Tag Archives: LTM

Using an F5 LTM Load Balancer for Reverse Proxy with Lync 2013

Ok, I couldn’t resist it… In my previous blog I wrote about publishing Lync services using a Kemp Load Master. Since I’m not married to Kemp (although you might think differently, and so does Marco 😉 I also have an F5 LTM up-and-running in my lab. Time to have a closer look at the F5 when it comes to reverse proxy with Lync 2013.

Lync Configuration

Again, in my lab I have a Lync 2013 Enterprise Edition, in the perimeter network I have a Lync 2013 Edge Server, but I will use an F5 LTM load balancer.

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load balancing in Exchange 2013 SP1 with F5

In my previous blog I wrote about the new SSL offloading capabilities in Exchange 2013 SP1. In this blog I will explain how to use this with a load balancer. In my lab environment I’m using an F5 (virtual) LTM running on Hyper-V. My lab is configured as shown in the following figure:

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SMTP load balancing with F5 LTM

In my previous blog I explained how to configure the F5 LTM for use with Exchange 2010 CAS servers. To do this properly it is recommended to use a template (iApp) because of the amount of work (and thus complexity).

Load balancing SMTP is much easier. The only things that need to be configured are:

  • Service Monitor for monitoring the SMTP service on the Exchange 2010 Hub Transport Servers;
  • A Pool containing the Exchange 2010 Hub Transport servers;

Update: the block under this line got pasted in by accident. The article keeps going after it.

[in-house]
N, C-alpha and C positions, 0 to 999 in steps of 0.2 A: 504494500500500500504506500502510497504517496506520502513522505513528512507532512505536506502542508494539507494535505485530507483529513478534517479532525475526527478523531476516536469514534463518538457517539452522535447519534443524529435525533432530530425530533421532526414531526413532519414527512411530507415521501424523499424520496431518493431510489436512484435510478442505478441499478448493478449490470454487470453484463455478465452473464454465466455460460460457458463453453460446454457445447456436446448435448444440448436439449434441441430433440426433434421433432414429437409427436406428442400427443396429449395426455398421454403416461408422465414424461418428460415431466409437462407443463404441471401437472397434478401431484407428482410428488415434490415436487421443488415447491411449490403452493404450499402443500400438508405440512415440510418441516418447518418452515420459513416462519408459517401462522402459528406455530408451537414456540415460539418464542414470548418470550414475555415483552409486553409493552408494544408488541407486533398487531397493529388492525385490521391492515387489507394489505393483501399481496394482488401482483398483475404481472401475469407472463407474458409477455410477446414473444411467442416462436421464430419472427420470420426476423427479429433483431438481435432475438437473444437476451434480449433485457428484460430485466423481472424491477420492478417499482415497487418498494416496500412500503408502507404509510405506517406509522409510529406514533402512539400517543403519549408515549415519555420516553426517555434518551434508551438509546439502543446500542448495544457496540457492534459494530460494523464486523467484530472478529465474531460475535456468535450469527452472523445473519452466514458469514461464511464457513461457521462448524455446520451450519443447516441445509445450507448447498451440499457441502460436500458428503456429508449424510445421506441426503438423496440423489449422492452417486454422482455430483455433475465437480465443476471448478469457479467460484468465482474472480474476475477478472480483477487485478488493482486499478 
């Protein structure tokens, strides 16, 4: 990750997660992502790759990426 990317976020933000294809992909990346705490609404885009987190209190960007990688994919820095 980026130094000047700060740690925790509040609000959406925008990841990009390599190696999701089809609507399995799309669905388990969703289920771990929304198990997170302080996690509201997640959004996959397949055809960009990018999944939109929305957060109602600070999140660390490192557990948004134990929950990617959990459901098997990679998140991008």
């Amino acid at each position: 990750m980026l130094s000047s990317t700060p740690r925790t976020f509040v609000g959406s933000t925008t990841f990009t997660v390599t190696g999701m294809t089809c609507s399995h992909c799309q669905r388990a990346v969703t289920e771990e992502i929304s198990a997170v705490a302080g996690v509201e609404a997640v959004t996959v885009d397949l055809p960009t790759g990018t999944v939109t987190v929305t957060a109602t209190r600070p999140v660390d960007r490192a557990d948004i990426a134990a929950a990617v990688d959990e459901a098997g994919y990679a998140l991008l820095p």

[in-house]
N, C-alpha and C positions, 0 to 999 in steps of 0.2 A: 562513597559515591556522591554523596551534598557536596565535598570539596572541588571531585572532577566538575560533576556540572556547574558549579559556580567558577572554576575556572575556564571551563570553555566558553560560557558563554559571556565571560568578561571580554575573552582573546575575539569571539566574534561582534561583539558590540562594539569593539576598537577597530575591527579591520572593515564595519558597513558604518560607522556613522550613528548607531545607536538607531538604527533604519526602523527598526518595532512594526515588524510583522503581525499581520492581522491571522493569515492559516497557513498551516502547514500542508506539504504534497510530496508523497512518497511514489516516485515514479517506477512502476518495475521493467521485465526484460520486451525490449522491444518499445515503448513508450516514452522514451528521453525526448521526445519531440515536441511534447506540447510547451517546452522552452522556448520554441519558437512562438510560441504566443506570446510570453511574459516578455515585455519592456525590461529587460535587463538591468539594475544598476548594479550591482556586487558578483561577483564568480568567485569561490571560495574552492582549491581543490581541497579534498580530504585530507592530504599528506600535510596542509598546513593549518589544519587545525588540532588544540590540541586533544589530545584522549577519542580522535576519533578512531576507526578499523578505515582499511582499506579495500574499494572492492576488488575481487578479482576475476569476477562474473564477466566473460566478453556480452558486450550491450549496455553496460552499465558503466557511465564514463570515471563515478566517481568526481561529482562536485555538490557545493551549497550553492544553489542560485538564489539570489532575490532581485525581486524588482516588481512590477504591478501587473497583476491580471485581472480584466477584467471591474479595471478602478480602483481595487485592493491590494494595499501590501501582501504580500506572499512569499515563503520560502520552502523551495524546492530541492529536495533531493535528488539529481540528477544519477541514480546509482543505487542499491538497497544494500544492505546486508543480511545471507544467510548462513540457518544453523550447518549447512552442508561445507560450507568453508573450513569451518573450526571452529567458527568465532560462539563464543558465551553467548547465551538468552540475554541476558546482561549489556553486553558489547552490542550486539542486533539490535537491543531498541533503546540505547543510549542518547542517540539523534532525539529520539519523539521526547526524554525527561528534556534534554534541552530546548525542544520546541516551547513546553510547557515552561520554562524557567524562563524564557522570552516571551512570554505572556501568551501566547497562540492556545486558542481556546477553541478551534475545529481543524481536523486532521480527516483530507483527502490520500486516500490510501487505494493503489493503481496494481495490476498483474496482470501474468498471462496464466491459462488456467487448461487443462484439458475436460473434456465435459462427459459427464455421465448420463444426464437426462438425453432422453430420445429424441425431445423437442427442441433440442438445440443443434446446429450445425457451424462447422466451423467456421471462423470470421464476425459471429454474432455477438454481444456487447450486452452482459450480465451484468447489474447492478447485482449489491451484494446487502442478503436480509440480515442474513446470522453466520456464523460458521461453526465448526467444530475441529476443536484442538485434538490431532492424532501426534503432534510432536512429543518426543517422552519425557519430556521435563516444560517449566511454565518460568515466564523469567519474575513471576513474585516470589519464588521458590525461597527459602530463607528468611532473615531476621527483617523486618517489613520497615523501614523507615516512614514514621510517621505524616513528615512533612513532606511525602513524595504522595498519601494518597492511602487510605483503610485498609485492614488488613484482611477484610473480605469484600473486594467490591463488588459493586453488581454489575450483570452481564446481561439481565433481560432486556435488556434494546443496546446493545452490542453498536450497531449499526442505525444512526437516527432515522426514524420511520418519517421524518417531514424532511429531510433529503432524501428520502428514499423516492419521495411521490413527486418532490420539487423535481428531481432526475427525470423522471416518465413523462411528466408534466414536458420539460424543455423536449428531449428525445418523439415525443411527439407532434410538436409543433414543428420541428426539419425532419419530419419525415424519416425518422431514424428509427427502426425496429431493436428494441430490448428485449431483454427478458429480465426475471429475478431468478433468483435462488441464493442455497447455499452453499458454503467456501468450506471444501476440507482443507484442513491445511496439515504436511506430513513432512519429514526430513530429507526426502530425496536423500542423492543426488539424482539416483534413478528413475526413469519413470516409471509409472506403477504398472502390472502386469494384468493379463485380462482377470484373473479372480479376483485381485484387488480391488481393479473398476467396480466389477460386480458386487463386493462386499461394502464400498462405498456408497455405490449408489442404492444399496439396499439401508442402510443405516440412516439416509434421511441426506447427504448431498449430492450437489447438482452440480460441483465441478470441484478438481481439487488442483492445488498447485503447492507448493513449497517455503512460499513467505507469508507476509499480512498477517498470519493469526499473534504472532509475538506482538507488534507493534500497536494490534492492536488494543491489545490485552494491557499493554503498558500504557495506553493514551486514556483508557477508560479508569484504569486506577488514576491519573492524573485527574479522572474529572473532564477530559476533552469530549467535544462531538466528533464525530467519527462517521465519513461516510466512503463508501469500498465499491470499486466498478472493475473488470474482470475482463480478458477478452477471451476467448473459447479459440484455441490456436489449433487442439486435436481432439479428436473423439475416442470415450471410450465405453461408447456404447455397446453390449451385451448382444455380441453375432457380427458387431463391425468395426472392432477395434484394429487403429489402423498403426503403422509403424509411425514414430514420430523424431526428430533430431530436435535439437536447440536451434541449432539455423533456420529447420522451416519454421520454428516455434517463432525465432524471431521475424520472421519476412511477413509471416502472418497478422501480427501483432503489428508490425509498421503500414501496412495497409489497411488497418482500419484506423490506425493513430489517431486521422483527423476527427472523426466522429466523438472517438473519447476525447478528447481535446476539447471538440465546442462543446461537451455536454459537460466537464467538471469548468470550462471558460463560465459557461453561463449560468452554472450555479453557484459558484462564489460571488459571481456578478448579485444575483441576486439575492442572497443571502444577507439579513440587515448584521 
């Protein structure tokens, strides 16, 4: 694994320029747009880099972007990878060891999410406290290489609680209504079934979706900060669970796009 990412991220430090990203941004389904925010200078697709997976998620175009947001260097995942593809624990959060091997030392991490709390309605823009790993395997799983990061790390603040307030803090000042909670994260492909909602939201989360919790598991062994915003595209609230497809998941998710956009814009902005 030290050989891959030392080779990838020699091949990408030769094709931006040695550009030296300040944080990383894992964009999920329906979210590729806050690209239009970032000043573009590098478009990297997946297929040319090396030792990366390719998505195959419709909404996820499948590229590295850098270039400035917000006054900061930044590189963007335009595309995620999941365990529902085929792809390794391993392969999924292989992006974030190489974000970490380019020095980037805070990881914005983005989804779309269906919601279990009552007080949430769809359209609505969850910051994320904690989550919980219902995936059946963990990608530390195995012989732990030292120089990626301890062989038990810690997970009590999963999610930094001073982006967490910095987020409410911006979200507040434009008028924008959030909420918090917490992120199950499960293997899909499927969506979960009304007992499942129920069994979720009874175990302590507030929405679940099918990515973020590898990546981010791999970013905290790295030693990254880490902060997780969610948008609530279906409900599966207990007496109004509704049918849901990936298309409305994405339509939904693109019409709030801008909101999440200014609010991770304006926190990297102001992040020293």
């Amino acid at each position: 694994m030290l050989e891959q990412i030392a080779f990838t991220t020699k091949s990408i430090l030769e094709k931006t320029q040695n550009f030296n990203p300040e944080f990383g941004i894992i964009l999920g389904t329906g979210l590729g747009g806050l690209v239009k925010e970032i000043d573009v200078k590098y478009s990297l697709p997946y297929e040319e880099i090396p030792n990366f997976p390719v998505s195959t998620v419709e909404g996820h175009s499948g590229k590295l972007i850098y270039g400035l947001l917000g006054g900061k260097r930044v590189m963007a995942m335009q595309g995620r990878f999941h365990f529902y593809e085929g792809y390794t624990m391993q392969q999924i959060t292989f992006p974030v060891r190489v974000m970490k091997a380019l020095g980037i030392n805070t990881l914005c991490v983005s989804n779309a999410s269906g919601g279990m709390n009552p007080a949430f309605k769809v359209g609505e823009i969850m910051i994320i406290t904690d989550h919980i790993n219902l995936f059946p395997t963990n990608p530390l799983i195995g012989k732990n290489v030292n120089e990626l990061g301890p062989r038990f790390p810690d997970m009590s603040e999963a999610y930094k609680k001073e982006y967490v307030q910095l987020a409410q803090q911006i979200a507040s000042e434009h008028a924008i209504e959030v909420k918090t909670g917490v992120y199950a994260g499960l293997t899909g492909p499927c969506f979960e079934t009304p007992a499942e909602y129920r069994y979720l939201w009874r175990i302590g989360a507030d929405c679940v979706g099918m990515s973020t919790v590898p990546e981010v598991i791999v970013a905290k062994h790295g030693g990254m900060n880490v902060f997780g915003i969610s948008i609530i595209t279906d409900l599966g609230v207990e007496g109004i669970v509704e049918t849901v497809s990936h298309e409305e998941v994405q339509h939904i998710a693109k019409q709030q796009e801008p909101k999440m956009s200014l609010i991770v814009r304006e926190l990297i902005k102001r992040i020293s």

• A VIP for the SMTP service with a listener on the public network.

To create a new Service Monitor select the Local Traffic and click the + symbol next to monitors. Give the new monitor a name like SMTP_Monitor and if needed adjust the service health monitoring interval. Continue reading SMTP load balancing with F5 LTM

Load Balancing Exchange 2010 with F5 LTM

In a earlier blogpost on load balancing Exchange 2010 I explained how to achieve this with a Kemp Loadmaster. In this blogpost I’d like to demonstrate how to configure this with an F5 Local Traffic Manager (LTM). This is actually part I of what I’ve demo’ d in the MEC 2012.

The configuration looks like this. There are two multi-role servers configured with a Database Availability Group (DAG). There’s a File Share Witness (FSW) configured on server FS01. The F5 itself is installed in a two arm configuration, so the VIP for the clients is on a different subnet then the Exchange Server.

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